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Easterling v. Brantley

Superior Court of New Jersey, Appellate Division

September 25, 2013

TAMMIE EASTERLING, Plaintiff-Appellant,


Argued May 21, 2013

On appeal from the Superior Court of New Jersey, Law Division, Essex County, Docket No. L-2668-10.

Richard A. Greifinger argued the cause for appellant.

Edward J. Nesselquist argued the cause for respondents.

Before Judges Hayden and Hoffman.


On June 16, 2009, plaintiff, Tammie Easterling, was a passenger on a public bus that was rear-ended by a bus leased by defendant Bus One Company and operated by defendant Jeannette Brantley. As a result, plaintiff sued, among others, Brantley and Bus One, claiming severe injury resulting in permanent disability and pain and suffering. At the trial, defendants[1]stipulated to their liability, and the sole issue was damages, not including lost wages and medical treatment. The jury returned a unanimous verdict of "zero" damages. Plaintiff moved for a new trial and the judge denied the motion. This appeal followed. We affirm.

The evidence showed that when the bus driven by Brantley hit the bus in which plaintiff was riding, plaintiff was thrown forward and jostled from side to side. An ambulance transported plaintiff to the hospital, where she complained of pain to her abdomen, right side of her pelvis, and her back. She missed one and one-half weeks from her employment as a home health aide.

Plaintiff first sought treatment from her primary care physician, who prescribed medicine for pain and muscle spasms. Next, she received chiropractic treatments for about three months, due to her complaints of back pain, muscle spasms, and numbness in her right leg. In March 2010, she commenced treatment with Dr. Anil K. Sharma, board certified in both anesthesiology and pain management, who testified at the trial. He found that plaintiff had right-sided low back and hip pain with spasms in her groin, buttocks, and right hip, and numbness into her right leg. The radiologist who read plaintiff's MRI film found a bulging disc at L5-S1; Dr. Sharma interpreted the MRI film as showing a herniated disc. Dr. Sharma also found degenerative changes in plaintiff's lumbar facet joints as well as stenosis, which indicated arthritis. Dr. Sharma treated plaintiff with a series of epidural injections, lumbar nerve blocks, and radio frequency ablations.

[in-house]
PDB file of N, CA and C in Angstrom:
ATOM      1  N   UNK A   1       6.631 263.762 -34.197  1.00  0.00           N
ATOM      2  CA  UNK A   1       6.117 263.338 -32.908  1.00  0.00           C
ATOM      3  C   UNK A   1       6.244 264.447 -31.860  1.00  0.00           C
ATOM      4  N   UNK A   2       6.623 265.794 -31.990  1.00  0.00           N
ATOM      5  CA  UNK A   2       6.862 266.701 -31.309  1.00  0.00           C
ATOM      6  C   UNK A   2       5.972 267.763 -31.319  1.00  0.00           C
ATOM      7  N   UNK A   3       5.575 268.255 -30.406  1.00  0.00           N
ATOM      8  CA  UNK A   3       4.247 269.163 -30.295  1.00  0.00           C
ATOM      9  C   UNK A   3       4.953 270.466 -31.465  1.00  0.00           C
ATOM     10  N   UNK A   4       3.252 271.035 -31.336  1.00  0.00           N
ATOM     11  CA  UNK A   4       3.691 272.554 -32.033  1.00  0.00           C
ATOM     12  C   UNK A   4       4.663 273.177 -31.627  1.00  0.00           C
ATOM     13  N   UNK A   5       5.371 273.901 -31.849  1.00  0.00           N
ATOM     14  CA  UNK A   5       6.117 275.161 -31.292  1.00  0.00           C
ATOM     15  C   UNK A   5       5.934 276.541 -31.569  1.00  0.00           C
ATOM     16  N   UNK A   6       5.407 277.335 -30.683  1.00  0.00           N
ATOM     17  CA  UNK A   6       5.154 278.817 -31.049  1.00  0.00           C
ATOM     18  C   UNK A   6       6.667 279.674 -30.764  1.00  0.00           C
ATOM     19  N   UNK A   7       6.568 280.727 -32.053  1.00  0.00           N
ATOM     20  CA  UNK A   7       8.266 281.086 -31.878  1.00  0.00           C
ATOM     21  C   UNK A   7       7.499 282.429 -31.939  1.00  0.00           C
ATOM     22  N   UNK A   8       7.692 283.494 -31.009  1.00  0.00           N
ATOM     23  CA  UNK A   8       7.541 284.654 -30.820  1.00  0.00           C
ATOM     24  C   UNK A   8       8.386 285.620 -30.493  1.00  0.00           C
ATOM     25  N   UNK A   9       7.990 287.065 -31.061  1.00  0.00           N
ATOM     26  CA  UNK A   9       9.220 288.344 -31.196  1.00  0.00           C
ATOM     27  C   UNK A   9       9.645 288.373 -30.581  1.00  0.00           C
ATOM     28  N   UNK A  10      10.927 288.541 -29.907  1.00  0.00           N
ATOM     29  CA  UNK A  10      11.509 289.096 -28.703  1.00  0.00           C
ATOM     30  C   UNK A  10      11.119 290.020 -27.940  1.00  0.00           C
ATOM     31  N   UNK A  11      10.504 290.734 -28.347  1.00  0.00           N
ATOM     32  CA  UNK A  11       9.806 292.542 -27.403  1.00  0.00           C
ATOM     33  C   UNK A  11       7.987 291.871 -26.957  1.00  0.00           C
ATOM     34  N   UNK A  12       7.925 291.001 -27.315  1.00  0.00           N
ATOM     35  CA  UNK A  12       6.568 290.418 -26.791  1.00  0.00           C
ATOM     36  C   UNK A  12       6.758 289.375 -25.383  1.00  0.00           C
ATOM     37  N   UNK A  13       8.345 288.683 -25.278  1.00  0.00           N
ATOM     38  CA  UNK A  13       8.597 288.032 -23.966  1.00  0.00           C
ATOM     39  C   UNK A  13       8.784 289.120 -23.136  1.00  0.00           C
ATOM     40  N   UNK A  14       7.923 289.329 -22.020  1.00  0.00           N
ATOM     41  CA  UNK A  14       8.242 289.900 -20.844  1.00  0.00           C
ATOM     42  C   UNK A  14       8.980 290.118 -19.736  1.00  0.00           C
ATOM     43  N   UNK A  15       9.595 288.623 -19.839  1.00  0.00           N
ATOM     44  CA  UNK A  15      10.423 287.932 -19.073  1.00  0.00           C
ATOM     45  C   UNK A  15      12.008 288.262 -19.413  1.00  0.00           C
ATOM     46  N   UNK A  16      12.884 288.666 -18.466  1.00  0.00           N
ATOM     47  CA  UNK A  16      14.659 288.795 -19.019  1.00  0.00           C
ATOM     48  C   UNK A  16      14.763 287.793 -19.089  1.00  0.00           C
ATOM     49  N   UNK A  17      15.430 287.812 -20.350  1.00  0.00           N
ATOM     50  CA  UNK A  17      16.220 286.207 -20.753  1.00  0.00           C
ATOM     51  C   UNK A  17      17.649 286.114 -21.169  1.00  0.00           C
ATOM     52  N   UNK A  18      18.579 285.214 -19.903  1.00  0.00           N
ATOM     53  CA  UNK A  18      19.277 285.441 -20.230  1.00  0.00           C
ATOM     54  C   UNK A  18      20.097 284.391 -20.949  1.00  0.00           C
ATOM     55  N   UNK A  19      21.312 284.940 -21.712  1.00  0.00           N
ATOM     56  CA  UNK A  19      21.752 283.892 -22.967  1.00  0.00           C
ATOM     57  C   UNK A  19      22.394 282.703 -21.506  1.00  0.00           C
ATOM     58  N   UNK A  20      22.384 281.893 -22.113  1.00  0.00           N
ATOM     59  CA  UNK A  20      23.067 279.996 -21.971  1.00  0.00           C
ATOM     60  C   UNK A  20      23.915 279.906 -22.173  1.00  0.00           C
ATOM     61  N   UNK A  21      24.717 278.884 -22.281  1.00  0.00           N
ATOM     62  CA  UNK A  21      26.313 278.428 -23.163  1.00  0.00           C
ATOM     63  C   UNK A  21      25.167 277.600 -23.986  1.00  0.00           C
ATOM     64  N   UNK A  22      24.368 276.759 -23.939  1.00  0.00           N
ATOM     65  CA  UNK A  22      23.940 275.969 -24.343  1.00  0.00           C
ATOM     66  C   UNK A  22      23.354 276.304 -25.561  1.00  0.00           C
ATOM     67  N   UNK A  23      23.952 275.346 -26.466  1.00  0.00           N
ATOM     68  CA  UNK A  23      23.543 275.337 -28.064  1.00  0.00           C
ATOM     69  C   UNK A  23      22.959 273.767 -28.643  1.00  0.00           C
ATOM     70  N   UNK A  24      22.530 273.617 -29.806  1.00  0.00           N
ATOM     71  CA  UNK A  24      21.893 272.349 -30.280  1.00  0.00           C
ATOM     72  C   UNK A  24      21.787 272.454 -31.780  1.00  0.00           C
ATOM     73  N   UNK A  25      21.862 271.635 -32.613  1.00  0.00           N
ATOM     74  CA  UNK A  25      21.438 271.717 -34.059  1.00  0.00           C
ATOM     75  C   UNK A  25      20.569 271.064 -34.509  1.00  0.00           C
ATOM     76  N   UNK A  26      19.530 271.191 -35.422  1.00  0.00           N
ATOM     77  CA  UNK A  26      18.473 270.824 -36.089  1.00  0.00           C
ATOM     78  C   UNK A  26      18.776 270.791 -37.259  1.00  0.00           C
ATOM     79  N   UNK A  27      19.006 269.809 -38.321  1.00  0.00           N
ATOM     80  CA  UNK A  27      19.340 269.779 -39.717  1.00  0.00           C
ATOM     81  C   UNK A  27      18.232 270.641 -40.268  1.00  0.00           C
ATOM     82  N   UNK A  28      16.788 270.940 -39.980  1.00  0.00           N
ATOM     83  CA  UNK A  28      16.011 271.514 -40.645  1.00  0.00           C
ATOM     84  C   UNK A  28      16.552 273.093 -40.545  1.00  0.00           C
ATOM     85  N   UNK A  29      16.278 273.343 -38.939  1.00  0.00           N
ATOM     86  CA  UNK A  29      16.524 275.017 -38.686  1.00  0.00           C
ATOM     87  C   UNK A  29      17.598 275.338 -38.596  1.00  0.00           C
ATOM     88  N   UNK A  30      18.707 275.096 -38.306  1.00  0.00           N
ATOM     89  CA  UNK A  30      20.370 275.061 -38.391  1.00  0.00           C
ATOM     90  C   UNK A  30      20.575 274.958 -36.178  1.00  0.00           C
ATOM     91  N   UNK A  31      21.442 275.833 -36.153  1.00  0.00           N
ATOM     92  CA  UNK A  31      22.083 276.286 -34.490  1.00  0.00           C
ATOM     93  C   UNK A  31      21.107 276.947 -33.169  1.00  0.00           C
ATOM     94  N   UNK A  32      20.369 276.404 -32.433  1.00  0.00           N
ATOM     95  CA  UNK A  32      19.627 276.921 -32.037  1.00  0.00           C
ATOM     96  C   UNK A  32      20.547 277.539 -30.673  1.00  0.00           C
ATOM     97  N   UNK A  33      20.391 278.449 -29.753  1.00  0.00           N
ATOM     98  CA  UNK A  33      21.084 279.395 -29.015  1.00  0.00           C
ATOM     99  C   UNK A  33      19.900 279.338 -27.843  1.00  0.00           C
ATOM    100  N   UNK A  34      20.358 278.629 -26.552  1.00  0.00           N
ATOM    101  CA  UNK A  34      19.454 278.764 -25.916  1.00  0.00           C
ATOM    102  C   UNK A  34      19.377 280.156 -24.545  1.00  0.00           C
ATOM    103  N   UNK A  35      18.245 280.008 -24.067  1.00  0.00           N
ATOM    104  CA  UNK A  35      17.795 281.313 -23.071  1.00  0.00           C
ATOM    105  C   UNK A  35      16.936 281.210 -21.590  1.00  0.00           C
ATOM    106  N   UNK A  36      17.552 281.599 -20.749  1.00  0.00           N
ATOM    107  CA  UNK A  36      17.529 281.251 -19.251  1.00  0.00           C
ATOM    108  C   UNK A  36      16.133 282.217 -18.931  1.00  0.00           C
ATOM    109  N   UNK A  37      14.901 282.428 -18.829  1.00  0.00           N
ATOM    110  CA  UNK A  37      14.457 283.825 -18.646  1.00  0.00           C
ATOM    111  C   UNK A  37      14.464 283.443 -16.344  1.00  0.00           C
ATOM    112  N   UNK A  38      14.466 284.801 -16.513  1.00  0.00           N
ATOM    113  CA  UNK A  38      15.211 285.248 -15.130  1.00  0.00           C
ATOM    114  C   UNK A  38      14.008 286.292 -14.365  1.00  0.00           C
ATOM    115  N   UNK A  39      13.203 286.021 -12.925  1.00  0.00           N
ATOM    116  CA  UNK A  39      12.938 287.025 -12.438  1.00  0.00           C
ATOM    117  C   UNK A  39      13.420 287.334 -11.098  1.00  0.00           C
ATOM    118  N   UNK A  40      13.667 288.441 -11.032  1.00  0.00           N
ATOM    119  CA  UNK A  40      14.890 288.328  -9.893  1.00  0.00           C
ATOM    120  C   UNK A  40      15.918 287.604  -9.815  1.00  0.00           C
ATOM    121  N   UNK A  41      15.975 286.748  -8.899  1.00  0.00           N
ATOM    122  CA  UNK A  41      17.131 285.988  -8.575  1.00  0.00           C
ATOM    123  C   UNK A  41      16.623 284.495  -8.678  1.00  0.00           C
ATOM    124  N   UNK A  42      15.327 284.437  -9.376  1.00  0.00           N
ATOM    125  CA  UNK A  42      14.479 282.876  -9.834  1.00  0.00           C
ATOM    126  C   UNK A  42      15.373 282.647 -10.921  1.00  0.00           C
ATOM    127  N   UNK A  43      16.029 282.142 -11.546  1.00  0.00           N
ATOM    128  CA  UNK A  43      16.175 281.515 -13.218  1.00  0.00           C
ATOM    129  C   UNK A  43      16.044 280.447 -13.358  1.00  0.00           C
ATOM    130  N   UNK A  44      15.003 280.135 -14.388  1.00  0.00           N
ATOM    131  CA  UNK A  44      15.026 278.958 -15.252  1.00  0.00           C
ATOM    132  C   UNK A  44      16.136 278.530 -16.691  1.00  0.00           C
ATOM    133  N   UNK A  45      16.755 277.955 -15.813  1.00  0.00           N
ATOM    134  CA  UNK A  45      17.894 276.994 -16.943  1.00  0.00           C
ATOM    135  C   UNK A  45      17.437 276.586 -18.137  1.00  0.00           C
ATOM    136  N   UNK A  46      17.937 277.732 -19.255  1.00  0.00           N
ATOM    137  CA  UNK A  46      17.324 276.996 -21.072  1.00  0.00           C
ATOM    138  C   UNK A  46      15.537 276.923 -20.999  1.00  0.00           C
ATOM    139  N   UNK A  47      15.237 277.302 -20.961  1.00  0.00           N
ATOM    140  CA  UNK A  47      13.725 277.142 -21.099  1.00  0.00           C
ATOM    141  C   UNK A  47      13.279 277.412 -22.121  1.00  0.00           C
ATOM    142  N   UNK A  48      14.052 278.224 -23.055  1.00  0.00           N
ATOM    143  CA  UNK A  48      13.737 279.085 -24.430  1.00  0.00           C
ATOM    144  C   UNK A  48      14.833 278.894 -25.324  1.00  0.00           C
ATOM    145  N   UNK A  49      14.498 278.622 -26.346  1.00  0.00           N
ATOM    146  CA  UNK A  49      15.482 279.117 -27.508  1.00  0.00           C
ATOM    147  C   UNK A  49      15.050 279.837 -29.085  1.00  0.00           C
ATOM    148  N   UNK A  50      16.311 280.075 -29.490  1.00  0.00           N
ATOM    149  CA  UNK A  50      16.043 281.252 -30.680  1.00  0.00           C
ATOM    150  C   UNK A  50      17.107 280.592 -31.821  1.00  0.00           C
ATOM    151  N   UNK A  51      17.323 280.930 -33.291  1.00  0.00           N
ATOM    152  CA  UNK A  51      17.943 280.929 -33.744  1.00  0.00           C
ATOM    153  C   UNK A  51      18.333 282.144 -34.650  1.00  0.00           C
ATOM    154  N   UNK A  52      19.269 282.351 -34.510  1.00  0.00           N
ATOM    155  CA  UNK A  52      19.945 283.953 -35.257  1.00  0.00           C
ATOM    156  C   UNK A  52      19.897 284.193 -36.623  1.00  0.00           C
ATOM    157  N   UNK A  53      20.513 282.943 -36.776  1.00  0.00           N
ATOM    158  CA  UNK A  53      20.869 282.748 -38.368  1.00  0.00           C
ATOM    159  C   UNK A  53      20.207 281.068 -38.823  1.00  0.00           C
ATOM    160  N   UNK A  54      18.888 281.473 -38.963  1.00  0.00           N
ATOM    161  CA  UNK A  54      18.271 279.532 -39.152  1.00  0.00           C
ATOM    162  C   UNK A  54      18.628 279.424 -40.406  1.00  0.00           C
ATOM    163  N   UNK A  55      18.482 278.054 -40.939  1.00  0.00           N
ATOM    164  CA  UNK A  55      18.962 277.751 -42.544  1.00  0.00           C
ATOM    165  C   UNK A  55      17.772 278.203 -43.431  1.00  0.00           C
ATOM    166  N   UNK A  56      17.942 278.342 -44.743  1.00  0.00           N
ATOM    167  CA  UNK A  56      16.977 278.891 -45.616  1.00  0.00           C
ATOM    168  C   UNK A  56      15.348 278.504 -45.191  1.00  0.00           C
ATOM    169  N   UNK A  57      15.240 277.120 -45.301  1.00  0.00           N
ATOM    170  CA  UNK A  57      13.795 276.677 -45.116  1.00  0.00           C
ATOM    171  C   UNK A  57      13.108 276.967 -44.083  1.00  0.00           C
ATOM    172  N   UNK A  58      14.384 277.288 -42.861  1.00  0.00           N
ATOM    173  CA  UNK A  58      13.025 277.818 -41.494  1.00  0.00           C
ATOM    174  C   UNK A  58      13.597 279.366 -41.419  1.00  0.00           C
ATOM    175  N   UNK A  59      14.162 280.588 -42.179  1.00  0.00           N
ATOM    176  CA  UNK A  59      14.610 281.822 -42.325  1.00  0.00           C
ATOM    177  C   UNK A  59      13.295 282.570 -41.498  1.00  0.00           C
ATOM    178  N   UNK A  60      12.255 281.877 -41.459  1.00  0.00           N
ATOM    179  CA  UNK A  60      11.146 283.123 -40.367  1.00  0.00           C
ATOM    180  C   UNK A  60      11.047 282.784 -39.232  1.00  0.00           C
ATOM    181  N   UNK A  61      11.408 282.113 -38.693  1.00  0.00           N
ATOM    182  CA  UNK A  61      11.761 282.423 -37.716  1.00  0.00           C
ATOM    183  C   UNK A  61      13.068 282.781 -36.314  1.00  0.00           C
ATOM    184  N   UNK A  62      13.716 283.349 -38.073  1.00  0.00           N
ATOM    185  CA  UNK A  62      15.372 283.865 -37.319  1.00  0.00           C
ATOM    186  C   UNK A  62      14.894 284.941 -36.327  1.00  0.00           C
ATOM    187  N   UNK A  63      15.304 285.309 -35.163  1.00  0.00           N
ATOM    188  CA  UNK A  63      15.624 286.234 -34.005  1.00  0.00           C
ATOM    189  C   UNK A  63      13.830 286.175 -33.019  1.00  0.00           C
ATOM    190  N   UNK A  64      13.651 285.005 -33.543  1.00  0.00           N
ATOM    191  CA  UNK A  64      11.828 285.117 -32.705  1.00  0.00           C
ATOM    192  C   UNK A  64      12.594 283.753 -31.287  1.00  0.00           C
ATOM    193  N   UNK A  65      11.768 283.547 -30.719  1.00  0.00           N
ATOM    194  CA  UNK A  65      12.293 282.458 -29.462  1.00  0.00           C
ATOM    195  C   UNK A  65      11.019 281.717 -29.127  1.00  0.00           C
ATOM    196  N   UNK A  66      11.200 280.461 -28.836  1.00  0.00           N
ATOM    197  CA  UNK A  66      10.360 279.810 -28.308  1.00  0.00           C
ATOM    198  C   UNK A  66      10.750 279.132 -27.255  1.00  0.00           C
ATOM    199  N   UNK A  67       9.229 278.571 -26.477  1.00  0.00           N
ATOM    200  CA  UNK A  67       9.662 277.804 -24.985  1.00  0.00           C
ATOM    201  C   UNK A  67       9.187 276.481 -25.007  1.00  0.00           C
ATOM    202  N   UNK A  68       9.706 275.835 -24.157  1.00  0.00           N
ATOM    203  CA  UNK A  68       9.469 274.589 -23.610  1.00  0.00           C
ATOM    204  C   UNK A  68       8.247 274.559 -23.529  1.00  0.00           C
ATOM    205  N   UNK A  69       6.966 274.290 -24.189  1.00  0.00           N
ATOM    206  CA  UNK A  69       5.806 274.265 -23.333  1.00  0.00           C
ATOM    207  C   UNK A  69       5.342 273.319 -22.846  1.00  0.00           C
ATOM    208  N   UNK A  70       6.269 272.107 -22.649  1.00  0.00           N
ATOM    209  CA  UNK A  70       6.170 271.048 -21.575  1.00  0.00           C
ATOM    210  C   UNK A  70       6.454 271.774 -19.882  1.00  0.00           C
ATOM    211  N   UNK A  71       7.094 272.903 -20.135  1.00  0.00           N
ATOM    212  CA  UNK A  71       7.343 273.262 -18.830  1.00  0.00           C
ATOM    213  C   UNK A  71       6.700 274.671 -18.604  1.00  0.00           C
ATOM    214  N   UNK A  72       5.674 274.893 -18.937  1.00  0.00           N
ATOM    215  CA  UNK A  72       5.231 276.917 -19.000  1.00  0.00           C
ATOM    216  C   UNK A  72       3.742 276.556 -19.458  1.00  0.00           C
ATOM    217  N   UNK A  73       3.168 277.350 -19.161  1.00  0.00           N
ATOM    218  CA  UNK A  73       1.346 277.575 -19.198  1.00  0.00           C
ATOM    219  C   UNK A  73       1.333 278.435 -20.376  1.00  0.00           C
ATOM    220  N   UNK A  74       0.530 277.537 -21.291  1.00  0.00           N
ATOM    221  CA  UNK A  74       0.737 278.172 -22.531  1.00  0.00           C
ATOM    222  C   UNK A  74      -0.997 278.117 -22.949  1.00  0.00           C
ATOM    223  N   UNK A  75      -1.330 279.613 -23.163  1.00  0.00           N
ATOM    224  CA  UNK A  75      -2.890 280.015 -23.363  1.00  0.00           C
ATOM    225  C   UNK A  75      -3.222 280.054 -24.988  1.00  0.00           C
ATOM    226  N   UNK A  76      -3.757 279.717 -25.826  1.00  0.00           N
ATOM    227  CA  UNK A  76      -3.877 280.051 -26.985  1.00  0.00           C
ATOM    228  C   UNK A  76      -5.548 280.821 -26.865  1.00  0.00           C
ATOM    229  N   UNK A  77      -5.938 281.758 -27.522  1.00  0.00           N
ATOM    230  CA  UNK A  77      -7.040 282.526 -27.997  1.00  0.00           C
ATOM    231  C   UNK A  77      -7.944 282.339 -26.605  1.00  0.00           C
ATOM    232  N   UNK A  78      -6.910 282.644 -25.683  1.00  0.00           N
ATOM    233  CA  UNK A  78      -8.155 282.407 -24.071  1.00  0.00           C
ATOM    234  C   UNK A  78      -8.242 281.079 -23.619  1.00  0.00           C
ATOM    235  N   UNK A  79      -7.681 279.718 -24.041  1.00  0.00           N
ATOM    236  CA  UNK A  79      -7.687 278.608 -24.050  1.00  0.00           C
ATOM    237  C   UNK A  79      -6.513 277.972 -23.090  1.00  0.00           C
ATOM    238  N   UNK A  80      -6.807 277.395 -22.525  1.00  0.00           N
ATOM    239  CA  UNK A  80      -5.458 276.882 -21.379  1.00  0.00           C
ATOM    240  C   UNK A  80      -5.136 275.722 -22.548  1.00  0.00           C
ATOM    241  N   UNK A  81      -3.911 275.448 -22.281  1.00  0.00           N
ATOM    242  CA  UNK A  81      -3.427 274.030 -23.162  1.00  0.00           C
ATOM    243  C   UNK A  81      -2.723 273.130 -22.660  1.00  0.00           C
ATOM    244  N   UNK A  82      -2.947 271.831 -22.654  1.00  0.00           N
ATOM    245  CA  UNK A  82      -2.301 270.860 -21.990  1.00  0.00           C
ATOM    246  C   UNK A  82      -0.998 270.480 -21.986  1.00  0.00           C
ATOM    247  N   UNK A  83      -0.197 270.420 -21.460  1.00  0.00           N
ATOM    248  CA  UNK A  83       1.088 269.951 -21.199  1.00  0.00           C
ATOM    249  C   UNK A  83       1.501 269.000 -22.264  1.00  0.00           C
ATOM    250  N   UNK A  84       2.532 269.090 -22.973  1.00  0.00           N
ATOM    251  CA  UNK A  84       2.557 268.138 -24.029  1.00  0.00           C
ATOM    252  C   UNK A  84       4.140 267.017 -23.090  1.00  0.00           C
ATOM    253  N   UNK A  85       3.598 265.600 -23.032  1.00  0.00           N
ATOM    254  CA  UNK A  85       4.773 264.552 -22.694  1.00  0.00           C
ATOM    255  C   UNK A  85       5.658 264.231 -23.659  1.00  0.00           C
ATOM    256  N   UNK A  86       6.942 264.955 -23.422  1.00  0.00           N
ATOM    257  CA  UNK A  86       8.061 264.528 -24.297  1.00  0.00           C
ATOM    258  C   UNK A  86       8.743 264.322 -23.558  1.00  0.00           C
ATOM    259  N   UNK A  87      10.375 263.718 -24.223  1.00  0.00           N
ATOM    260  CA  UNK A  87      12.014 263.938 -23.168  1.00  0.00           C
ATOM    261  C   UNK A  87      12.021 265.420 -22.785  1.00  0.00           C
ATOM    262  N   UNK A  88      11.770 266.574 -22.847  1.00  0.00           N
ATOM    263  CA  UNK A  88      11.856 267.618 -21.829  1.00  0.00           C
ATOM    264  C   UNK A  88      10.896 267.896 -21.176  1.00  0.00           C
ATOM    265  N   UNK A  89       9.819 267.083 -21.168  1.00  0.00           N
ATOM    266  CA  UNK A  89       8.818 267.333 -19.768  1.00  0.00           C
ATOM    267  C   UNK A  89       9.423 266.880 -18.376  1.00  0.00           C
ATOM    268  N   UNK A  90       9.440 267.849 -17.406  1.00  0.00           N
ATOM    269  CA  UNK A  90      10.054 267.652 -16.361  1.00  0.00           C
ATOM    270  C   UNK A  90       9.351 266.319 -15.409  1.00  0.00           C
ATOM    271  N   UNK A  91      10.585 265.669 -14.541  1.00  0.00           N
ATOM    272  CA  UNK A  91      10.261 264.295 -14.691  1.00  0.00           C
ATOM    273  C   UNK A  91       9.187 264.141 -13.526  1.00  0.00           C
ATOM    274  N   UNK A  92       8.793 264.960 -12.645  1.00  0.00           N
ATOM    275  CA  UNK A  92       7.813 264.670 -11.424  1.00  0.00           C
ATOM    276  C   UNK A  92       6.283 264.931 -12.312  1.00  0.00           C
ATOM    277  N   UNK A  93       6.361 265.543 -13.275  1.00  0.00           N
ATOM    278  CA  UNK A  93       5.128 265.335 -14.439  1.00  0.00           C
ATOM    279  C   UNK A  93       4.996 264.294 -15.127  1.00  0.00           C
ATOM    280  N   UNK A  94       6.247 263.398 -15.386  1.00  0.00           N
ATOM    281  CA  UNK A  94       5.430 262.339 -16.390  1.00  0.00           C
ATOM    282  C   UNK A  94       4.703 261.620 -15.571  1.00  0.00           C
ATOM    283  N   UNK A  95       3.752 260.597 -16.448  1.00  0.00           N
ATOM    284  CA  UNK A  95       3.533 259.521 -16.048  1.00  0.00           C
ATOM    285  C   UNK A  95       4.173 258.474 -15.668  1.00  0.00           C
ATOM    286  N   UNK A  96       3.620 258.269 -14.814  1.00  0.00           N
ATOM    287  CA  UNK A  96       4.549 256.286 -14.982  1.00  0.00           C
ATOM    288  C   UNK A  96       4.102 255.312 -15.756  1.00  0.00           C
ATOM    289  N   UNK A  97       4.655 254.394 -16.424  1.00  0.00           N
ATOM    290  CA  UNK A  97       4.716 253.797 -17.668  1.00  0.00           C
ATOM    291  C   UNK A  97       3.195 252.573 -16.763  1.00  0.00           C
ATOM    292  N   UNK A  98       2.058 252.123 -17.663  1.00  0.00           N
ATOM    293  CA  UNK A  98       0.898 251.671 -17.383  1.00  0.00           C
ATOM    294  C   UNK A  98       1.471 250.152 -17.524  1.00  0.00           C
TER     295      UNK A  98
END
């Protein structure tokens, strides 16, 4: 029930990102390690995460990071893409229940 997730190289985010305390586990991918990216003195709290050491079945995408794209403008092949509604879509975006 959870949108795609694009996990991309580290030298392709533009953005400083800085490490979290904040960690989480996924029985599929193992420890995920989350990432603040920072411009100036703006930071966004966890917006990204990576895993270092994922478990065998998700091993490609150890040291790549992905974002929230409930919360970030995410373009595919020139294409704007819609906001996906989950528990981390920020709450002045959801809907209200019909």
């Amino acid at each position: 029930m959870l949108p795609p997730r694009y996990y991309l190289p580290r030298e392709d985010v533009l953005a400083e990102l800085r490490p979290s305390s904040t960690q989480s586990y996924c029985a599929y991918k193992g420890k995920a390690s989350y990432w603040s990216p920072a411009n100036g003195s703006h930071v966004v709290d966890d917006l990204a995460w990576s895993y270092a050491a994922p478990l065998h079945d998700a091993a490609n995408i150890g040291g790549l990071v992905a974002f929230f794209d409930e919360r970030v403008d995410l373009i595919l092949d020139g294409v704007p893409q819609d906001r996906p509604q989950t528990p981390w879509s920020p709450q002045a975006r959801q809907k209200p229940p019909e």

As of November 24, 2010, Dr. Sharma concluded that plaintiff had reached the maximum benefit for treatment of her low back condition. In 2011, he continued to treat her for neck and upper extremity problems, which the doctor opined were unrelated to the accident. Dr. Sharma's final diagnosis was a herniated disc with lumbar radiculitis, which, in his opinion, was causally related to the June 16, 2009 accident.

Dr. David Wolkstein, an orthopedic surgeon who evaluated plaintiff in June 2011 on the recommendation of Dr. Sharma, also testified for plaintiff. Plaintiff's chief complaints to the doctor related to her upper extremities, but she did complain about pain radiating into her low back as well as headaches. He recommended acupuncture and suggested that plaintiff consider surgery for the herniated disc in her thoracic spine.

Defense expert, David J. Greifinger, an orthopedic surgeon, evaluated plaintiff in January 2011. He testified that plaintiff complained of intermittent pain in her lower back with pain, numbness, and tingling radiating from the thigh to the top of the foot. In Dr. Greifinger's opinion, plaintiff might have sustained a temporary injury in the accident, but her orthopedic complaints were not related to the accident. He found stenosis, arthritic changes, and bulging discs, all related to the aging process or "wear and tear." He pointed out that the x-rays taken the day of the accident showed arthritic bone spurs, which take years to develop, at both the thoracic and lumbar level.

Plaintiff testified that she had ongoing complaints of severe back pain and muscle spasms as well as the diminished ability to shop, clean, sit, walk fast, or bend her right leg. She reported that she stopped working three months before the trial because she was unable to walk due to her lower back problems. On cross-examination, she acknowledged that she also stopped working due to problems with her neck, shoulder, and arm, which Dr. Sharma testified were not related to the accident. She also admitted that she had applied for unemployment and certified that she was able to work, which she testified was false. She denied that prior to the accident she had been treated for neck, shoulder, and upper back problems despite being shown the ...

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